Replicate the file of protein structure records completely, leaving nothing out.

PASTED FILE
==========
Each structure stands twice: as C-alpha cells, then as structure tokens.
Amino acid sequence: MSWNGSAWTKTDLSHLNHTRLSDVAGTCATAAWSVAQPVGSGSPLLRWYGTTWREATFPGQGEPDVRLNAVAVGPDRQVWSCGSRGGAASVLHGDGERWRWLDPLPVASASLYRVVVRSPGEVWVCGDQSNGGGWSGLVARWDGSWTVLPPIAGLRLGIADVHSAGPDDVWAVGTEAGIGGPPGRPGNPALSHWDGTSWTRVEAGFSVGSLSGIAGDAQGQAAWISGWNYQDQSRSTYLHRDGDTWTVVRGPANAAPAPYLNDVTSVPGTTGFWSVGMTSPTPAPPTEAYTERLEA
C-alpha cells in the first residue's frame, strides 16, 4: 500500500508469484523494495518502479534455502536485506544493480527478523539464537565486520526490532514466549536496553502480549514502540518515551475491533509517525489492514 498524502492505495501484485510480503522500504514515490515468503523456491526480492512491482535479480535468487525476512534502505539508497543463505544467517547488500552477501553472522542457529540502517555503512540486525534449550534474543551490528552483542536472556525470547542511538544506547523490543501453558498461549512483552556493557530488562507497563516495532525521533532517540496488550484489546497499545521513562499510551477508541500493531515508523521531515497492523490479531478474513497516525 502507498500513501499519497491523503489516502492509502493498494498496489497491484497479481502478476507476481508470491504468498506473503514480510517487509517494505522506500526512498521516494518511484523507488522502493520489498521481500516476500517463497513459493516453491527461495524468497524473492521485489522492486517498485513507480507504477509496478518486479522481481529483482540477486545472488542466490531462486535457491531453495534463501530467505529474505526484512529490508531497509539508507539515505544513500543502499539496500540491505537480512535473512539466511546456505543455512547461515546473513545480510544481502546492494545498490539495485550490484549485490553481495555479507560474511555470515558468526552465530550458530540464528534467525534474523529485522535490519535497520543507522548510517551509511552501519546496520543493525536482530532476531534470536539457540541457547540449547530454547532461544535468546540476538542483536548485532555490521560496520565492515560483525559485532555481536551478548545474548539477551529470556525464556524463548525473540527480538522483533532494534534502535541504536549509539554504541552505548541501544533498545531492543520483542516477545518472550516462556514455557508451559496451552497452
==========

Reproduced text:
Each structure stands twice: as C-alpha cells, then as structure tokens.
Amino acid sequence: MSWNGSAWTKTDLSHLNHTRLSDVAGTCATAAWSVAQPVGSGSPLLRWYGTTWREATFPGQGEPDVRLNAVAVGPDRQVWSCGSRGGAASVLHGDGERWRWLDPLPVASASLYRVVVRSPGEVWVCGDQSNGGGWSGLVARWDGSWTVLPPIAGLRLGIADVHSAGPDDVWAVGTEAGIGGPPGRPGNPALSHWDGTSWTRVEAGFSVGSLSGIAGDAQGQAAWISGWNYQDQSRSTYLHRDGDTWTVVRGPANAAPAPYLNDVTSVPGTTGFWSVGMTSPTPAPPTEAYTERLEA
C-alpha cells in the first residue's frame, strides 16, 4: 500500500508469484523494495518502479534455502536485506544493480527478523539464537565486520526490532514466549536496553502480549514502540518515551475491533509517525489492514 498524502492505495501484485510480503522500504514515490515468503523456491526480492512491482535479480535468487525476512534502505539508497543463505544467517547488500552477501553472522542457529540502517555503512540486525534449550534474543551490528552483542536472556525470547542511538544506547523490543501453558498461549512483552556493557530488562507497563516495532525521533532517540496488550484489546497499545521513562499510551477508541500493531515508523521531515497492523490479531478474513497516525 502507498500513501499519497491523503489516502492509502493498494498496489497491484497479481502478476507476481508470491504468498506473503514480510517487509517494505522506500526512498521516494518511484523507488522502493520489498521481500516476500517463497513459493516453491527461495524468497524473492521485489522492486517498485513507480507504477509496478518486479522481481529483482540477486545472488542466490531462486535457491531453495534463501530467505529474505526484512529490508531497509539508507539515505544513500543502499539496500540491505537480512535473512539466511546456505543455512547461515546473513545480510544481502546492494545498490539495485550490484549485490553481495555479507560474511555470515558468526552465530550458530540464528534467525534474523529485522535490519535497520543507522548510517551509511552501519546496520543493525536482530532476531534470536539457540541457547540449547530454547532461544535468546540476538542483536548485532555490521560496520565492515560483525559485532555481536551478548545474548539477551529470556525464556524463548525473540527480538522483533532494534534502535541504536549509539554504541552505548541501544533498545531492543520483542516477545518472550516462556514455557508451559496451552497452